The Best Albums of 2011
I certainly can’t write a Best Albums of 2011 post because I frankly haven’t had the time to listen to all of them that would/should be in consideration. That said, I know what I liked this year, there were some really great records and some merely good ones. Here were my faves (in no particular order):
The King is Dead – The Decemberists I’m not officially ranking them but The King is Dead might’ve been my fave album overall this year. It came out early in 2011 and I kept it in heavy rotation for the last 12 months. I couldn’t help it, it’s just such a bright, shiny record — despite the fact that, thematically speaking, it’s all kind of post-apocalyptic. Colin Meloy and the boys keep this album tight, with regular-length songs and a nice departure from the more operatic stuff they’d done on their previous two releases (Hazards of Love and Crane Wife). Standout Tracks: “This is Why We Fight” might be the band’s best song ever and the R.E.M.-inspired “Calamity Song” actually features R.E.M.’s Peter Buck on guitar, which is awesome.
Hot Sauce Committee Part 2 – Beastie Boys I’ll be honest, this album was going to make my list no matter what, even if it sucked, because I basically think about the various phases of my life in terms of what I was up to around each Beastie Boys album since Licensed to Ill in 1986. But this one doesn’t suck and it’s probably twice as good as To The Five Boroughs, which most of the fans hated for various reasons. Hot Sauce finds the Boys doing their usual but in a hyper-evolved way, I love it and it’s always in regular rotation. Standout tracks: “Make Some Noise,” “Too Many Rappers,” “Don’t Play No Game That I Can’t Win.”
Collapse Into Now – R.E.M. I have a pet theory as to why R.E.M. broke up this year, it goes something like this: The band makes one of its best albums in years – perhaps in a decade – and nobody notices it. The record is packed with songs that in a different era would be smash hits on college rock radio stations and even the Top 40 pop charts. But no one hears them. So fuck it, if we put something out this great and no one cares, why bother anymore? This is a great R.E.M. record, too bad you numbskulls didn’t buy it. Now look what you’ve done! Standout tracks: “Uberlin,” “Alligator_Aviator,” “Oh My Heart,” “Mine Smell Like Honey,” “It Happened Today.”
Watch the Throne – Jay-Z and Kanye West Haters gon’ hate, but let’s face it, this was a solid Hip Hop album. Sonically interesting and lyrically tight, every song ranks high on the repeat listens scale, and how many rap records can you play straight through these days without skipping? I would rather have three copies of this CD on a desert island than have a variety pack that includes the new Drake disc and that flaming pile of garbage Tha Carter IV from Lil Wayne this year. The only miss on WTT is that track with Beyonce on it, ugh, they could’ve left that off, it makes no sense at all. Standout tracks: “N***as in Paris,” “Otis,” “That’s My B*tch.”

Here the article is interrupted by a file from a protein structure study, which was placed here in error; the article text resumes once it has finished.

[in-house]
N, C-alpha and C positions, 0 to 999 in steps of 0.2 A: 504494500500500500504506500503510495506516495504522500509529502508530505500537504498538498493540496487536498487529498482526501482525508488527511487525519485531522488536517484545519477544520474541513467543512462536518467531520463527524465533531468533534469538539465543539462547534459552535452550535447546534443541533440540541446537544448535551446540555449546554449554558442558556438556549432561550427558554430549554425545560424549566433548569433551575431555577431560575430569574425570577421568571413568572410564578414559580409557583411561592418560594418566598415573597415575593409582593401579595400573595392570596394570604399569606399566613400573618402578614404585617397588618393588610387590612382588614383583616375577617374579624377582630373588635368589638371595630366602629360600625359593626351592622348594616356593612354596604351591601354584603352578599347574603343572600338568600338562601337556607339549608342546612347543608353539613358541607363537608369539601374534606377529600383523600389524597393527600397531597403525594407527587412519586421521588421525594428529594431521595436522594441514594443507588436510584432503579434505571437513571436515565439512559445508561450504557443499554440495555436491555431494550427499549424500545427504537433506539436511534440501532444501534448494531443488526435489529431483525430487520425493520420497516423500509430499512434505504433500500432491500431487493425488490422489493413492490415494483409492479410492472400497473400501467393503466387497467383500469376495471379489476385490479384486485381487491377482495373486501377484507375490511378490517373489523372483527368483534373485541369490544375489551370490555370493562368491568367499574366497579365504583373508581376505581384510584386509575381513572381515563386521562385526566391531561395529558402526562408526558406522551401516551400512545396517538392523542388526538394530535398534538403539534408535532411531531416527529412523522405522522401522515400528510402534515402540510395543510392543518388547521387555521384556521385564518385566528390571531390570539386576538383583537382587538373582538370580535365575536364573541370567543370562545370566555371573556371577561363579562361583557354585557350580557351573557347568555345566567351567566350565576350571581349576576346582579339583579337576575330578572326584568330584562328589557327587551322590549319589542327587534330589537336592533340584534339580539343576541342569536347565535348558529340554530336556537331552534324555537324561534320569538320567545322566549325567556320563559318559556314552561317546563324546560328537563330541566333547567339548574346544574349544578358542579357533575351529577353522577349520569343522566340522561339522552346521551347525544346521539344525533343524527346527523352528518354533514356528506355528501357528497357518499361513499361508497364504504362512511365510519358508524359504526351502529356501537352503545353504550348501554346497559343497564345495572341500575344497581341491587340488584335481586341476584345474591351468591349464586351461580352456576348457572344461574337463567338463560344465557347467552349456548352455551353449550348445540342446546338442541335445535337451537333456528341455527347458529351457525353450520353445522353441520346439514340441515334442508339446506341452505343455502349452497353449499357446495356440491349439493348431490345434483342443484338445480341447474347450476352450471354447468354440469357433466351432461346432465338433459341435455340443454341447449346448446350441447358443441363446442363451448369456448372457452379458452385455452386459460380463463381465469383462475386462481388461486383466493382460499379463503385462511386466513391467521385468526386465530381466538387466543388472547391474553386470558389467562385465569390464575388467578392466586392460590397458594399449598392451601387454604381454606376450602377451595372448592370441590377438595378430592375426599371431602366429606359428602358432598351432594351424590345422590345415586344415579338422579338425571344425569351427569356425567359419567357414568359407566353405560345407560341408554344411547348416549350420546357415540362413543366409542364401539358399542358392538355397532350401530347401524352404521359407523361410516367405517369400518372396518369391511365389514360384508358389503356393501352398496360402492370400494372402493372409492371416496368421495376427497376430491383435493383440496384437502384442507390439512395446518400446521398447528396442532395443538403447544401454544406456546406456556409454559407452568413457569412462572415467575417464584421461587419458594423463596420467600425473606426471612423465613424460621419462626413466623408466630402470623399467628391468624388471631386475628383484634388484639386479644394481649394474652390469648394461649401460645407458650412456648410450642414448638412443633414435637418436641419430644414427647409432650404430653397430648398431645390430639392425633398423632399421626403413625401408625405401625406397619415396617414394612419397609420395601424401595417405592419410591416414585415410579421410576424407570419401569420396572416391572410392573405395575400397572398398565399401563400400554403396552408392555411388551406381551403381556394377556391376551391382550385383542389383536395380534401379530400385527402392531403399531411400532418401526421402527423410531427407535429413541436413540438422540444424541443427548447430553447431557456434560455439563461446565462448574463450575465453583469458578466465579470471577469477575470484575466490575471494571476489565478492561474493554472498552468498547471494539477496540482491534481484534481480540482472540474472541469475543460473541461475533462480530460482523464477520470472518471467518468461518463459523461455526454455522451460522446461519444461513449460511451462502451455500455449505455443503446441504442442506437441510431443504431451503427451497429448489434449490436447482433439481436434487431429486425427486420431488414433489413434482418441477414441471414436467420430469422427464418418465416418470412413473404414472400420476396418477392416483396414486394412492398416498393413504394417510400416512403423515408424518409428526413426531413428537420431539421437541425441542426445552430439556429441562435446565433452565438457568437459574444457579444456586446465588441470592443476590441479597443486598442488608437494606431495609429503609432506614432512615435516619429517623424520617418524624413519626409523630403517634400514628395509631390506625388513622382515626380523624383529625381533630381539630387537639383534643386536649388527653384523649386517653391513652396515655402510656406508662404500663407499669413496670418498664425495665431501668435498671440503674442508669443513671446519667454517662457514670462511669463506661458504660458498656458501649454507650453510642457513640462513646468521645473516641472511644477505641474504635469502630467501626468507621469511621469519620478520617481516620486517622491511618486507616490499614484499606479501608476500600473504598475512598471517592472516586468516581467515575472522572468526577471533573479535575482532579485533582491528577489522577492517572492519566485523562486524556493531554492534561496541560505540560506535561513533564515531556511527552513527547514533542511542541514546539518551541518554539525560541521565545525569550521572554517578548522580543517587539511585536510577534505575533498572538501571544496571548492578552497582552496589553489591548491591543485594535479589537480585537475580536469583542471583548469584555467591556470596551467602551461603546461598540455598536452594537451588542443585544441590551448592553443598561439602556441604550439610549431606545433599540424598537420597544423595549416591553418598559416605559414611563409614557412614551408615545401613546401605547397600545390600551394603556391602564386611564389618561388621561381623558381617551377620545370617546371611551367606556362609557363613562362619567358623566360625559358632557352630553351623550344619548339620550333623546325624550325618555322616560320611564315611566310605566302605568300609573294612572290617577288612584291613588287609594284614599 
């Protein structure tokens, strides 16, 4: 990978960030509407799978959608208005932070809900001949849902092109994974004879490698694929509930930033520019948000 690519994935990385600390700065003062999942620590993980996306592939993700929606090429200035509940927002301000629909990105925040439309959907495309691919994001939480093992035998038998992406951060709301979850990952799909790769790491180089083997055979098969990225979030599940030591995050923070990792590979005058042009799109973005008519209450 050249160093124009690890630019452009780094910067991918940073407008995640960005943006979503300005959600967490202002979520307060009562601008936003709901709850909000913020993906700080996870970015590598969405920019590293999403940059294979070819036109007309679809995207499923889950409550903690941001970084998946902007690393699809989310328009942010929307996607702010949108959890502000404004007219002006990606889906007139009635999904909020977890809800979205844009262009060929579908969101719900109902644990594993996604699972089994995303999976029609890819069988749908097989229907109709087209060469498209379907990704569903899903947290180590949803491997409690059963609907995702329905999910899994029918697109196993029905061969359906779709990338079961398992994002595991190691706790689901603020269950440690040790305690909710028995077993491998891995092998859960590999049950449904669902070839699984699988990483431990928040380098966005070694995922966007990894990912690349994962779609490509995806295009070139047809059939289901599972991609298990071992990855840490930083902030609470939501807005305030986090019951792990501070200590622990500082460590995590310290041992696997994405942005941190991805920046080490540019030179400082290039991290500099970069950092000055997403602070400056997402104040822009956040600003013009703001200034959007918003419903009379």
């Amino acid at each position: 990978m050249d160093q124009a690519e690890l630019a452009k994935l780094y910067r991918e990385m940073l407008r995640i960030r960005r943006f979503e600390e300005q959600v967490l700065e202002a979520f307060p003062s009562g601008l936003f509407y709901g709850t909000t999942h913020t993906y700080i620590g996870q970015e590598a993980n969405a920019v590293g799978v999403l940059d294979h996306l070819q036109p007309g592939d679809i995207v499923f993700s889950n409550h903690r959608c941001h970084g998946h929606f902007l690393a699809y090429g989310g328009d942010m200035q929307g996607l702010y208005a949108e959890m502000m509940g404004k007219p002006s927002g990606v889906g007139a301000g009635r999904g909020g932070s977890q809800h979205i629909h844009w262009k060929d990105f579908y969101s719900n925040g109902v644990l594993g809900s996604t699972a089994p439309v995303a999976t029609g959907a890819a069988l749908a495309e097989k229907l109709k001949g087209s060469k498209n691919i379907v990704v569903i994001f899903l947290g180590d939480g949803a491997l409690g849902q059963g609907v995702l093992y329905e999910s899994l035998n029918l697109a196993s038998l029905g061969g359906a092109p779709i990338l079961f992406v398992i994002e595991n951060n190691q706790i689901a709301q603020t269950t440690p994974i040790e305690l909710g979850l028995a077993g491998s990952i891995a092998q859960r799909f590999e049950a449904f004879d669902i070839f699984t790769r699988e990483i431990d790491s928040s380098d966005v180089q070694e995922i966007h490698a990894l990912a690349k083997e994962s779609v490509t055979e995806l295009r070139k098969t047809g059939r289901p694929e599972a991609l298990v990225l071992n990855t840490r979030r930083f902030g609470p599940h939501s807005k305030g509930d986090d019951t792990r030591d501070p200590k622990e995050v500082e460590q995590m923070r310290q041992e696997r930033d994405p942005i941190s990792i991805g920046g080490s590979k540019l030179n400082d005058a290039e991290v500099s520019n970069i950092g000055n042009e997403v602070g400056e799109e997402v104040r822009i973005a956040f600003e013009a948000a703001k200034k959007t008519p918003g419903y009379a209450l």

The Dark Side of the Moon (Original Recording Remastered) – Pink Floyd Pink Floyd released new remasters of each of their albums this year. I grabbed Dark Side out of all of them and I wasn’t disappointed. The clarity is amazing on this remaster and what I’m most happy about with this edition is that all they give you is the album itself, not all those stupid alternate versions or demos or b-sides and the other superfluous stuff that typically clutters a reissue. You probably have this album in some format or another, but if you want to upgrade, this year’s edition gives you a great excuse. Standout tracks: “Us and Them” still sounds amazing but that album-ending progression from “Brain Damage” (“the lunatic is in my head…”) to the crescendo of “Eclipse” (“All that you touch All that you see …”) still gets me every time.
Mylo Xyloto – Coldplay Yeah, yeah, yeah, I know. But I don’t care, this is a great album. It’s very easy to hate this band and Chris Martin’s pretentiousness and his elitist wife’s embarrassing oeuvre of snotty comments and accidentally hilarious Oprah-isms. But truthfully, had I blindfolded you and just played you this record and you didn’t know who it was by, you’d say it was fantastic. Brian Eno, the man behind the best work of Coldplay progenitors U2, is billed in the liner notes as being in charge of “Enoxification” right alongside the drummer and the guitarist. And it’s true, these songs have been thoroughly enoxified. Clearly, the tracks here are aiming for radio airplay, and you know what — what’s wrong with that? They want to do a song with Rihanna, what do I care? As long as it sounds good. Standout tracks: “Charlie Brown,” “Paradise,” “Us Against the World.”